Issues & Insights

Justice And The Question Of Process Versus Outcome

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Even though just begun, we know how Derek Chauvin’s trial will end: In leftist outrage. It will because this trial’s verdict will almost certainly fail to meet the left’s demand. Beyond just a trial, America is witnessing a conflict between two contradictory views of justice.

In Minneapolis on May 25, 2020, George Floyd died after police officer Chauvin knelt on his neck for more than nine minutes. Floyd was black; Chauvin is white. Video of the tragedy left an image that seemingly compressed the pain of America’s pandemic year into its nine minutes.

Ten months later, Chauvin’s trial began recently in Minneapolis. The state of Minnesota is prosecuting him on three charges in Floyd’s death: Second-degree unintentional murder, third-degree murder, and second-degree manslaughter. A jury of nine women and six men (two are alternates) will decide Chauvin’s fate.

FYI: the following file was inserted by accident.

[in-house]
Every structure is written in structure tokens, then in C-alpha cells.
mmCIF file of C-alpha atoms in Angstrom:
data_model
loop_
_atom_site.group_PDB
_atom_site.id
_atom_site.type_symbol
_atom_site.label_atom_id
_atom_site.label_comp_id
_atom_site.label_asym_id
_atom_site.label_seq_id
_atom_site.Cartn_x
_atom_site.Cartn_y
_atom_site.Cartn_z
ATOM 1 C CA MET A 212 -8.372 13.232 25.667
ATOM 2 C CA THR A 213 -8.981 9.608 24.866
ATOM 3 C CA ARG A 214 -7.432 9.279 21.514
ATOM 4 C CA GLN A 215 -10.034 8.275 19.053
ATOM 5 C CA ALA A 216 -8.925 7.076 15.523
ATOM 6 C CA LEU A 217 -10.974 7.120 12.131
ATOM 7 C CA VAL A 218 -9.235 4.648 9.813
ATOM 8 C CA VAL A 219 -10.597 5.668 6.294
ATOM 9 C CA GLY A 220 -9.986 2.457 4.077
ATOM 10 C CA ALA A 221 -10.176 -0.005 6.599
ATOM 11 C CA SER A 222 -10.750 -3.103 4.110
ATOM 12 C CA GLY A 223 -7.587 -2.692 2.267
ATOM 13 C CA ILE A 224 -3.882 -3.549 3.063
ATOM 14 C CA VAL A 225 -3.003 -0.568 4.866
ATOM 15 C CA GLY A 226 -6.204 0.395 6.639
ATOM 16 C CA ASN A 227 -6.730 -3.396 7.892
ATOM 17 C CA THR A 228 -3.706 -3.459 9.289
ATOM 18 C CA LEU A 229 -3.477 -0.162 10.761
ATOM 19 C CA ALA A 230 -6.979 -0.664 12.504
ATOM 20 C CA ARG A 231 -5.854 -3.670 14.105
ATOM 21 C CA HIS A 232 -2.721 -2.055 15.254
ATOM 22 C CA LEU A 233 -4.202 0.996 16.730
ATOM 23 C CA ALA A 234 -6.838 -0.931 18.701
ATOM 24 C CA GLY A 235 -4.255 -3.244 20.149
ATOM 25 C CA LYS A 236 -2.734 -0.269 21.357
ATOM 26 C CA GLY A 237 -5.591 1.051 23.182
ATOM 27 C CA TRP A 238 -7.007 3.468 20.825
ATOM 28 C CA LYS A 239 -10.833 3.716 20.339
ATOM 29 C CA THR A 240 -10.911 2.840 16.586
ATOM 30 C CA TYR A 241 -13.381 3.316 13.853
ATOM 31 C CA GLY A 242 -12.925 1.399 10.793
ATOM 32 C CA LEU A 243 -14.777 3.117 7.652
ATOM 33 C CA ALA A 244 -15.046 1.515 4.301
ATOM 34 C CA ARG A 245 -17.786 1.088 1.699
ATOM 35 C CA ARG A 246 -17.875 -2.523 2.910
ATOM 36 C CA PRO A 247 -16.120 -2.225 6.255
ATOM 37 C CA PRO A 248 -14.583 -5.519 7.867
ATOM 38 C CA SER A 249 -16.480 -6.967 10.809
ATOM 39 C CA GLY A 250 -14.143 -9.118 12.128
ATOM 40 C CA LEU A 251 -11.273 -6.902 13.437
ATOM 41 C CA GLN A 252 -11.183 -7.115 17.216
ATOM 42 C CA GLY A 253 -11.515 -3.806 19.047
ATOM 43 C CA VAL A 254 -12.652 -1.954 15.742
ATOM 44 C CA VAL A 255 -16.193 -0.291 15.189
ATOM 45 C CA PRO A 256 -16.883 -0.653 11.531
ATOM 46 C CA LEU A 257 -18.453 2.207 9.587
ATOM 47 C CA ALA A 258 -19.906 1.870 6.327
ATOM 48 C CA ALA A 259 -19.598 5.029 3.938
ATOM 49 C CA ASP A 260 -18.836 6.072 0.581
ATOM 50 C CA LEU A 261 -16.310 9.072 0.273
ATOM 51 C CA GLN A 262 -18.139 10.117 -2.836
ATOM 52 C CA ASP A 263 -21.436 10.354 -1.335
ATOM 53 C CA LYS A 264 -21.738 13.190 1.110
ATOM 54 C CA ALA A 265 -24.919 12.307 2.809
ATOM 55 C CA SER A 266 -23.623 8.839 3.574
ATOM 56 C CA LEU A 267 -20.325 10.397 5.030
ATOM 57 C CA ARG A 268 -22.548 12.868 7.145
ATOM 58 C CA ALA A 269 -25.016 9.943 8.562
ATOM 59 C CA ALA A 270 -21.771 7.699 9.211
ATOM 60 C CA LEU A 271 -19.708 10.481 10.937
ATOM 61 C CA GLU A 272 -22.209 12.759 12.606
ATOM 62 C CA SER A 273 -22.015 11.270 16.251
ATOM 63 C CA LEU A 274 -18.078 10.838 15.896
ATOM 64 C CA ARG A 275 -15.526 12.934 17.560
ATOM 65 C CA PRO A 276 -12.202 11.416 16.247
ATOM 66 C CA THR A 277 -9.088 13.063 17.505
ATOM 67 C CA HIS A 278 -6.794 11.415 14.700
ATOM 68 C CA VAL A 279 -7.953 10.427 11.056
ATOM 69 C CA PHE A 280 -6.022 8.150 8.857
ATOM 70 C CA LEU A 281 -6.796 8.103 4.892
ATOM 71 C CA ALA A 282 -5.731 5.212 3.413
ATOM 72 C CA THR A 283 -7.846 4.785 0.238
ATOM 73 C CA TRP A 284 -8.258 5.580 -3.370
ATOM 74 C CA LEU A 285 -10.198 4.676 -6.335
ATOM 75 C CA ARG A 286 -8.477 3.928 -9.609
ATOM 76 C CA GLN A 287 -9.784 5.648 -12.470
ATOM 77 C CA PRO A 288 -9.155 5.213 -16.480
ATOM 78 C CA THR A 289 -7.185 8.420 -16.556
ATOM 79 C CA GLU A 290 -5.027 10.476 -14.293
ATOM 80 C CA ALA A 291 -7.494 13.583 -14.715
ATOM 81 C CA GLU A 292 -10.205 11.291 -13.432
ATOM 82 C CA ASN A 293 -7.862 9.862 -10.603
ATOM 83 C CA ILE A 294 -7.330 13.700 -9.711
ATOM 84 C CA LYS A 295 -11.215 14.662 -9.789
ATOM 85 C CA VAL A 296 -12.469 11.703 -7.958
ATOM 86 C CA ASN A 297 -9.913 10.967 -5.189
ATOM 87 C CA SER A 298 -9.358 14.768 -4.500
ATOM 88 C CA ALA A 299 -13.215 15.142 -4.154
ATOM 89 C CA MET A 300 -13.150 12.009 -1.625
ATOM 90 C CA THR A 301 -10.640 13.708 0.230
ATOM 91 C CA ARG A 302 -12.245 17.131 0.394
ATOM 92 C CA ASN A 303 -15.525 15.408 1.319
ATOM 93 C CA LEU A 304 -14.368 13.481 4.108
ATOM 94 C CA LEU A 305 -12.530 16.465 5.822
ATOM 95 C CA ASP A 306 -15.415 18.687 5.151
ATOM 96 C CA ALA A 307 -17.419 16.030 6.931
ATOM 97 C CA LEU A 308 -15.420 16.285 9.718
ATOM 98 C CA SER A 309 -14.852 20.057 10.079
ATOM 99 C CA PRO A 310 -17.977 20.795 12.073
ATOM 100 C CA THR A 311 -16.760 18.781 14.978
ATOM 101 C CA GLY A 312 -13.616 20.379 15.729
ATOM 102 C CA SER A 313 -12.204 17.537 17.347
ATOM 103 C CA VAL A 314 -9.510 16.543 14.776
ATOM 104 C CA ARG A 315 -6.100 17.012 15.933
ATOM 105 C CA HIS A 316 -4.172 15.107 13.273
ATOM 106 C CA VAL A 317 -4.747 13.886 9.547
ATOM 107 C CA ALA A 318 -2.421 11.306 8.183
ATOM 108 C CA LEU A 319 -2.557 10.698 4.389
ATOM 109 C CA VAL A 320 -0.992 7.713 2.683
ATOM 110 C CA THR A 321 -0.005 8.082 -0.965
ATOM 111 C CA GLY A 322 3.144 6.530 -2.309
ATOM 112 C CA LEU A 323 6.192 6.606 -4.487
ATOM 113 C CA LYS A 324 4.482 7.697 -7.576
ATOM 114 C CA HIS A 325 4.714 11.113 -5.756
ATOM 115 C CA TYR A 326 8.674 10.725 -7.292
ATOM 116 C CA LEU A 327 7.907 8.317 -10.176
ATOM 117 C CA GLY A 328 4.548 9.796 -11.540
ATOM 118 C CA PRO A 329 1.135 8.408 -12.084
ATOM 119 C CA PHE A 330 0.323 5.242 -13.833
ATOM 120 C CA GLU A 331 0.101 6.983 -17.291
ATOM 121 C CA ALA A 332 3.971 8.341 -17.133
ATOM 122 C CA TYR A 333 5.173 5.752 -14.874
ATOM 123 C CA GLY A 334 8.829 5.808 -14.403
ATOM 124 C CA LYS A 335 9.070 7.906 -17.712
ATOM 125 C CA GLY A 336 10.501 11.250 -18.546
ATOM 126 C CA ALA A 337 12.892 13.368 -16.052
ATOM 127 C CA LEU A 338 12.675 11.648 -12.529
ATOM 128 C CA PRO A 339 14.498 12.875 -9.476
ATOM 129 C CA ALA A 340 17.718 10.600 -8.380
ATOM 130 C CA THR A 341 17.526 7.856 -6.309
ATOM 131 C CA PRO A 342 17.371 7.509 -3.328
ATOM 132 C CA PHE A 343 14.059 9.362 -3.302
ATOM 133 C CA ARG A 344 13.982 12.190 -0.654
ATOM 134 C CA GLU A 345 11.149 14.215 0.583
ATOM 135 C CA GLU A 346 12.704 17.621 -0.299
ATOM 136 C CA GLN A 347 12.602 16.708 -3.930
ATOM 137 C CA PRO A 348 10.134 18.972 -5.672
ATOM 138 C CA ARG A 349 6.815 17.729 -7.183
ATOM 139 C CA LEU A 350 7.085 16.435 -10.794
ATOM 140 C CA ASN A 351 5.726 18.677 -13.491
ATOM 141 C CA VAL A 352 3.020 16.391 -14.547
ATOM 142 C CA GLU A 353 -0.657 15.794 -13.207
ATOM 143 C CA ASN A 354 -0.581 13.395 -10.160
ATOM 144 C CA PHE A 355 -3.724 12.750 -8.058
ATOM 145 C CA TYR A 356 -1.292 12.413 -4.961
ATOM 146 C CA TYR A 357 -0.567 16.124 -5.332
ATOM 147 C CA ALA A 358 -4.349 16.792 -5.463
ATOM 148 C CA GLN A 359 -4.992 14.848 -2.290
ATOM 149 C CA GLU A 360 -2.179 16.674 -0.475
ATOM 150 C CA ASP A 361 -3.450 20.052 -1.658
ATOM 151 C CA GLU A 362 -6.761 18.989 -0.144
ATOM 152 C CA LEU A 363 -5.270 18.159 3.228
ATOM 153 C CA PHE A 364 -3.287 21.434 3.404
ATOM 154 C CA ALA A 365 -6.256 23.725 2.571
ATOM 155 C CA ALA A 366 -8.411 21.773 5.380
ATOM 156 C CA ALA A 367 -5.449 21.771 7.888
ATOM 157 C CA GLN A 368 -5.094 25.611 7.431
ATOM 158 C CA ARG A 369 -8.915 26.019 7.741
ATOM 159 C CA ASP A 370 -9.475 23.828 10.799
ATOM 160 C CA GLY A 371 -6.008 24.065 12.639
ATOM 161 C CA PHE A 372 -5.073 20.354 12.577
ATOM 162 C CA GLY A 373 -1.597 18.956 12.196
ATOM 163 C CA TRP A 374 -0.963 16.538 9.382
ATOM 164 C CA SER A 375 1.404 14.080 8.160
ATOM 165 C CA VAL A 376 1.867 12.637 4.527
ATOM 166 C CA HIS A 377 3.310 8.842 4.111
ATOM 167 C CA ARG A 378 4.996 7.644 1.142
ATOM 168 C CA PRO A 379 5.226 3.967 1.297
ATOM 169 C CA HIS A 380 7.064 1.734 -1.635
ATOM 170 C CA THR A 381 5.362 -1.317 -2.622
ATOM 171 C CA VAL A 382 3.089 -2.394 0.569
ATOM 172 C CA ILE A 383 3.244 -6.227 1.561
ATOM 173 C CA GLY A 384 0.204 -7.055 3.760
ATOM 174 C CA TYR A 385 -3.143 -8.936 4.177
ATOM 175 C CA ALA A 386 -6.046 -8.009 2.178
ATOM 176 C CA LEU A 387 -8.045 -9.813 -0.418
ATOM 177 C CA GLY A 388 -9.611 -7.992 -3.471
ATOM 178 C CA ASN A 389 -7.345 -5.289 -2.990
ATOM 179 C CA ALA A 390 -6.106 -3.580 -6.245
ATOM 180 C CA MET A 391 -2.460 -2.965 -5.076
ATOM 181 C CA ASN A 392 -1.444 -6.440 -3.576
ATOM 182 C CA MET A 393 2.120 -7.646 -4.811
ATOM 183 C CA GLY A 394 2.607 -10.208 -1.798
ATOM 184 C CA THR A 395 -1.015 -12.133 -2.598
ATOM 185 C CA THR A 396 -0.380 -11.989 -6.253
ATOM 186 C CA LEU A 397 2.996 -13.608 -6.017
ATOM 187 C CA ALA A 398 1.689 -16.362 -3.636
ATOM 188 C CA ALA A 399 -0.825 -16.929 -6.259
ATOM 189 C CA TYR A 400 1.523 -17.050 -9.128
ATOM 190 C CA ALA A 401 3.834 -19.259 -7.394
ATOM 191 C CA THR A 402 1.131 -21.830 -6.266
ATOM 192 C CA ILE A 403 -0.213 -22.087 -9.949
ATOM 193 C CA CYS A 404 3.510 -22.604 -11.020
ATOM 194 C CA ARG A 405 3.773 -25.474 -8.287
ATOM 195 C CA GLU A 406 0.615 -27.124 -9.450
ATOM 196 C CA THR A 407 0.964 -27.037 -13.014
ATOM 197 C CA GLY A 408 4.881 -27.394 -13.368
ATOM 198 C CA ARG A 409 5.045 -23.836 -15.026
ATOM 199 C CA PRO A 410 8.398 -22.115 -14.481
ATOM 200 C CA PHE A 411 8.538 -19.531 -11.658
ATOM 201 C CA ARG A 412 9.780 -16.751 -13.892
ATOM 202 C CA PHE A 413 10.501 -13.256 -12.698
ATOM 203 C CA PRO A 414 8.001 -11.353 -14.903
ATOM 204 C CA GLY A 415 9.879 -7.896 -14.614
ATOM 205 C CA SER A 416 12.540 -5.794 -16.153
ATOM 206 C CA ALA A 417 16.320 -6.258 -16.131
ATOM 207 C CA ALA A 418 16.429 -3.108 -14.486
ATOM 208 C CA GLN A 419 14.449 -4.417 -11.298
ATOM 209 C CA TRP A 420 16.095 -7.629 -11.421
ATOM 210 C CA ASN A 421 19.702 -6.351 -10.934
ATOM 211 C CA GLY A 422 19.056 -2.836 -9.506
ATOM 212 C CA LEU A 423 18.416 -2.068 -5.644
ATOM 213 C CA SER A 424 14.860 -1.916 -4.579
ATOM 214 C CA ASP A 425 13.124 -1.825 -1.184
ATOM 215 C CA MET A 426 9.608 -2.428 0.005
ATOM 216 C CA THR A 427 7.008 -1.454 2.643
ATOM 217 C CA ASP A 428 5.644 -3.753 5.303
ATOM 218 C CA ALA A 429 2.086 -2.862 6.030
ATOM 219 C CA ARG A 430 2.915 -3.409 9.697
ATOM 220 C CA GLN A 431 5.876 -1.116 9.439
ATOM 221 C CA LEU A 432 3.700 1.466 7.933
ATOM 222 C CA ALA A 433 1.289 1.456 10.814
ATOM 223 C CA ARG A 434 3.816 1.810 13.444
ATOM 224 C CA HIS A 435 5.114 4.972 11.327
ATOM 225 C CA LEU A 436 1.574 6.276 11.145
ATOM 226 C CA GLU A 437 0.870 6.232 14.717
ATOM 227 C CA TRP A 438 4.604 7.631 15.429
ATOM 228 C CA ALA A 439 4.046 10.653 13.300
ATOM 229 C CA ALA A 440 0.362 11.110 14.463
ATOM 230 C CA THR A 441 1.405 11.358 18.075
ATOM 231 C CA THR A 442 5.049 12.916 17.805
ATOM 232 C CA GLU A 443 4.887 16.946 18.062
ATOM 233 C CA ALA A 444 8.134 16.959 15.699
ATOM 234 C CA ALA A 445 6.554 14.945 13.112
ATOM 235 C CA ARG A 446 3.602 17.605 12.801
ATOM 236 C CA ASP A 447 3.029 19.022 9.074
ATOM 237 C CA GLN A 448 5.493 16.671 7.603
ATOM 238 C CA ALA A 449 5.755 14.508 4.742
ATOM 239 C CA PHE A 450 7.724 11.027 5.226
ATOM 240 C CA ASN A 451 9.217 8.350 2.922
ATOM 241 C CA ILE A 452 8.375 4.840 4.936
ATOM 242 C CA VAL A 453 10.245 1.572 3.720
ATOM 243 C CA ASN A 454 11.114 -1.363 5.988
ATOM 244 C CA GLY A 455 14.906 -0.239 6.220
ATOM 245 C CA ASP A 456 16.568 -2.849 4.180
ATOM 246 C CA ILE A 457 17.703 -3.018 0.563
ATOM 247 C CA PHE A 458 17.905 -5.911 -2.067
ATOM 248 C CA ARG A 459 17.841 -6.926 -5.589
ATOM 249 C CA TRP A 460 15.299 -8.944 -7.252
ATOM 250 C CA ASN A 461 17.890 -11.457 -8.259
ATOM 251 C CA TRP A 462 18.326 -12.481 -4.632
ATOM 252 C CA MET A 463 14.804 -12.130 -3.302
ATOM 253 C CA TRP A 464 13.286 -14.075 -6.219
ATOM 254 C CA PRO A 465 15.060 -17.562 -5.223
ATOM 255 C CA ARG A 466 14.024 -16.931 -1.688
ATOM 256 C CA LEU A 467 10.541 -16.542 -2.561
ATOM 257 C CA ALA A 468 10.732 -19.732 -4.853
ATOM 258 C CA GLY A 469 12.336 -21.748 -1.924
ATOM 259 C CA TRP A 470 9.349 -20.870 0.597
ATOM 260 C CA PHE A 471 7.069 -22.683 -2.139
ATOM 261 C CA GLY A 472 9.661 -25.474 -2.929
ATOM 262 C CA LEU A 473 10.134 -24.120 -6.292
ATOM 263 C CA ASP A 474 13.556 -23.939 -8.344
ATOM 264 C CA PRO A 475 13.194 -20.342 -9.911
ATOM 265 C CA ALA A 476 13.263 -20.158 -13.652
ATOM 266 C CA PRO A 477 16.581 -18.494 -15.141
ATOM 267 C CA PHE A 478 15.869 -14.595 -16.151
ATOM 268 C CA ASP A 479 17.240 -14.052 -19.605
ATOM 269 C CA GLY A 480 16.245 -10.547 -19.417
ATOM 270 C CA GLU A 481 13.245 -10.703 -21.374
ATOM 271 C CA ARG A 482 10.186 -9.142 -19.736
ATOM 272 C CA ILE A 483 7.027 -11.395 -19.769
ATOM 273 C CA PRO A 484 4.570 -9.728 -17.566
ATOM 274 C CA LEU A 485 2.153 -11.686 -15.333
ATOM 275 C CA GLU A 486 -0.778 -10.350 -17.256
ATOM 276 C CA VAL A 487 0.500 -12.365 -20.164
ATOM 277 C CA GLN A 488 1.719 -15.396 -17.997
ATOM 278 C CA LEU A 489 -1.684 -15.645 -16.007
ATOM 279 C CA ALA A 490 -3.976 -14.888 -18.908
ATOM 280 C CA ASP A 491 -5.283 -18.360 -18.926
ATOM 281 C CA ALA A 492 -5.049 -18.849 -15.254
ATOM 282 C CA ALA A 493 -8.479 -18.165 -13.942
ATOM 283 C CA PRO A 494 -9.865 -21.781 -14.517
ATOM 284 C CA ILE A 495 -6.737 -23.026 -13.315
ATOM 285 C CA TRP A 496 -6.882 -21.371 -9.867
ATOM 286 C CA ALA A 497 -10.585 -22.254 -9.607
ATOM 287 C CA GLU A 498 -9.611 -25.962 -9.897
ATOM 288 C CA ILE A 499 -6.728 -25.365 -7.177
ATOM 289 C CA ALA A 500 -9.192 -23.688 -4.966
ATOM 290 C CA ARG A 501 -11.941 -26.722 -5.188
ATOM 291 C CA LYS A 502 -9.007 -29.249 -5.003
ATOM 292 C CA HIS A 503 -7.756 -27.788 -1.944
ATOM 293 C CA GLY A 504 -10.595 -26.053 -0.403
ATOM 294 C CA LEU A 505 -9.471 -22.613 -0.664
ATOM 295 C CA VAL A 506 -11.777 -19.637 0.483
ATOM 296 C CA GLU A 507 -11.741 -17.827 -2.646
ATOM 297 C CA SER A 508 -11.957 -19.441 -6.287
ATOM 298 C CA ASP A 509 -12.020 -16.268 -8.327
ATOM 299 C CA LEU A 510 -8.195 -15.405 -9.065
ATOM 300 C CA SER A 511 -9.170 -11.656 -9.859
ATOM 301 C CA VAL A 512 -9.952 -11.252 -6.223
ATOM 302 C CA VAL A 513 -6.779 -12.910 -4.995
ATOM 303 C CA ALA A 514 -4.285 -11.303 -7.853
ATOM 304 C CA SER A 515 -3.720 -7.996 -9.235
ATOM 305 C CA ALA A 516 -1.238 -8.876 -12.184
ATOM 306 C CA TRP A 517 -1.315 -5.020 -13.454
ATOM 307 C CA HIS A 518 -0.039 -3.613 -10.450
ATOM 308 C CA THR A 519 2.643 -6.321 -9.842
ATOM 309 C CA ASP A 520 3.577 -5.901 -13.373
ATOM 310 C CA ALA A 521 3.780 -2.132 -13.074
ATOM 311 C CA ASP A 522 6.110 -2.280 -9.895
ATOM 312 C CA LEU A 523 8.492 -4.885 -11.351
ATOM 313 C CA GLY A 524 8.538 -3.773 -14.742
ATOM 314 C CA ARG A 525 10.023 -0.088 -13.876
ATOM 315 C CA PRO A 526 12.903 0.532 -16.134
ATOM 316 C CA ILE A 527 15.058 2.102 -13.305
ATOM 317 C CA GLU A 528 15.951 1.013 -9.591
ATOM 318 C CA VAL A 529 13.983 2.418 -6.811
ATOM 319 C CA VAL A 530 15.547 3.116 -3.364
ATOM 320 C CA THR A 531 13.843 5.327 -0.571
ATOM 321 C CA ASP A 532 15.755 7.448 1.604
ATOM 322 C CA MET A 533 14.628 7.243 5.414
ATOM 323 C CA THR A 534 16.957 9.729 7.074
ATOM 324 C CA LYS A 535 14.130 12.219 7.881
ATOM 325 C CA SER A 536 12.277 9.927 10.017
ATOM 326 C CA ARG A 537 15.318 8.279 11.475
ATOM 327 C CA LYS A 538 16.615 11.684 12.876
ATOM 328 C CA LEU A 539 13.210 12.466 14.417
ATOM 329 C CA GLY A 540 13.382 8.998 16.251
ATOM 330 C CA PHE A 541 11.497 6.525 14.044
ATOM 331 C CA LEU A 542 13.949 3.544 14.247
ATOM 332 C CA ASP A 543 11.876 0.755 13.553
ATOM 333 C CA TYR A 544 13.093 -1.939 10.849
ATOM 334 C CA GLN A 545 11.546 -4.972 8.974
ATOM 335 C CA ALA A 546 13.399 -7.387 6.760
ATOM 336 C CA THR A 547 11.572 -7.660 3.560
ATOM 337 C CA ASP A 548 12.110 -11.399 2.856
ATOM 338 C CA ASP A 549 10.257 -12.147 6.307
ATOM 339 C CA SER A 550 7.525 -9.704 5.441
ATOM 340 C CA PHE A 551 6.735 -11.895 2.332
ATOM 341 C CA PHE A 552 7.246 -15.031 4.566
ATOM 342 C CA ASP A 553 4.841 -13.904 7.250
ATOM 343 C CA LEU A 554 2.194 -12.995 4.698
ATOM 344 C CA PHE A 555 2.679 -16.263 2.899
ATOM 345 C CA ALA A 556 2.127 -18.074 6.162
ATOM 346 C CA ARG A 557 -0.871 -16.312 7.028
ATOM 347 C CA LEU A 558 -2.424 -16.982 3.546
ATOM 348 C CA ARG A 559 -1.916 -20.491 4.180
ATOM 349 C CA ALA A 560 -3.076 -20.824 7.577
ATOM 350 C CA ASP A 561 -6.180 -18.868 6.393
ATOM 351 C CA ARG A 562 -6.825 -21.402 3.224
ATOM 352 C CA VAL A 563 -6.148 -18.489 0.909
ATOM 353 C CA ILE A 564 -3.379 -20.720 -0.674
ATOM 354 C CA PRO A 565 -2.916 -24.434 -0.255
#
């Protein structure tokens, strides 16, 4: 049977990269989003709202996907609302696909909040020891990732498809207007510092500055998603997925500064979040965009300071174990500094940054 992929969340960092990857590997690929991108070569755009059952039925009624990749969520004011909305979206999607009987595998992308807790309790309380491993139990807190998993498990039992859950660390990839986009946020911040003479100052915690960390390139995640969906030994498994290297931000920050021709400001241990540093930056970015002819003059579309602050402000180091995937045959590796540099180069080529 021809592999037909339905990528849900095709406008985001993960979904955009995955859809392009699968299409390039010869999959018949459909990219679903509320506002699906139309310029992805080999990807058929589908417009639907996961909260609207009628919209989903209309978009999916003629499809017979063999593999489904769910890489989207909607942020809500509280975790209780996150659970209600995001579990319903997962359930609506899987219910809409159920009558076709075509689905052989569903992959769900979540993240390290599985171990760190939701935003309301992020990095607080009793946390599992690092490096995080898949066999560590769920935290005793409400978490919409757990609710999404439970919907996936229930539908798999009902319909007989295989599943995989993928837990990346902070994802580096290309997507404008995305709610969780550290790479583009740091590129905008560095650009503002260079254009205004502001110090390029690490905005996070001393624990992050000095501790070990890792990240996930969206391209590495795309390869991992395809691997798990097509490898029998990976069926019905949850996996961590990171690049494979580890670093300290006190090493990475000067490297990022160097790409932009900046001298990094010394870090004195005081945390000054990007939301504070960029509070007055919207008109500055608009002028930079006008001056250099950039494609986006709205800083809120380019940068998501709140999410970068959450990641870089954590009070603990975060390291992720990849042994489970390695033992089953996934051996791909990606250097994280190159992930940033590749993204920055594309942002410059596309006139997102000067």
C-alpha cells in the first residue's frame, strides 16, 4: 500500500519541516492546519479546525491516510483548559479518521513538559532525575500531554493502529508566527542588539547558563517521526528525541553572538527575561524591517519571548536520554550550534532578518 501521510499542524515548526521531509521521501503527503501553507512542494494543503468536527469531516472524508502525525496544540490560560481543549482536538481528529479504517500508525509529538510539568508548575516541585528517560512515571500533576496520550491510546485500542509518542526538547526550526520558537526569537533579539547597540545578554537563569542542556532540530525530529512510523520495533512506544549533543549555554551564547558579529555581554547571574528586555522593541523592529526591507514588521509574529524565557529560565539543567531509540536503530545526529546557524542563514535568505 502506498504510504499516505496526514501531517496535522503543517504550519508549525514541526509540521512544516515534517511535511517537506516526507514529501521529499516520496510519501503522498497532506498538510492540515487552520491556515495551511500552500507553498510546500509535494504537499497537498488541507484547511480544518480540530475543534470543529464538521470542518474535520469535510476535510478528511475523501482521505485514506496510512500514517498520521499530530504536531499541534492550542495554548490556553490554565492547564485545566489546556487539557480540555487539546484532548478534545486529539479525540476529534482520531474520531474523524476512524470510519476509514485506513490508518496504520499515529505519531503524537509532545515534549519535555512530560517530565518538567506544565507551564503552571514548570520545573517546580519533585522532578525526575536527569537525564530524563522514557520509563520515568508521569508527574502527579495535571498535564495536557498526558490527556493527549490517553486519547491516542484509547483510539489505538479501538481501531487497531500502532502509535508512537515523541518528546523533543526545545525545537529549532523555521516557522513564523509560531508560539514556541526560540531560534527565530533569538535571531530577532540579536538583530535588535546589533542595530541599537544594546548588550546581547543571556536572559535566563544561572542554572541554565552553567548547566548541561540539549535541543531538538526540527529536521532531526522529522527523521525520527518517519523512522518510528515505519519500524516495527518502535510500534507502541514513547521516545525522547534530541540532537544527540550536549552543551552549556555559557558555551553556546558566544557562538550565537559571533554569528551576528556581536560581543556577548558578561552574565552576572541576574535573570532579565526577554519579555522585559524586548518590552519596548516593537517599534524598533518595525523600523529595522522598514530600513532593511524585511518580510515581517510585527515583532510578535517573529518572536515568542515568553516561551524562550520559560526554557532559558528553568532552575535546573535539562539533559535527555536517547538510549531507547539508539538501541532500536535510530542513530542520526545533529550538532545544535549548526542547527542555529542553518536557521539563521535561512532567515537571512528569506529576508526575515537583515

The trial’s many pitfalls are readily apparent. For defense attorneys, the primary concerns will be ensuring their client gets a fair trial in this venue and seeking to mitigate the evidence of the damning video. For the left, which has already convicted Chauvin of first-degree murder, there are the charges themselves, each of which carries punishment insufficient for the crime for which it has found Chauvin guilty.

The case calls to mind another inflammatory one from America’s past. More than two centuries ago, an incensed community had difficulty holding a fair trial, to the point that no attorney would defend the accused. Approached as a last resort, John Adams accepted the role at great risk and with equal trepidation. The trial was that of the British soldiers involved in the Boston Massacre.

Years later, Adams would remotely (from London as America’s ambassador to Great Britain) attempt to take a role in another difficult case, that of drafting the Constitution, by writing “A Defence of the Constitutions of Government of the United States of America.” Framers working in Philadelphia lauded his effort. The resulting Constitution sets the parameters for today’s trial in Minneapolis two centuries later. The Constitution, which Adams cared so deeply about, encapsulates America’s traditional view of justice, one which contrasts with the left’s current view of it.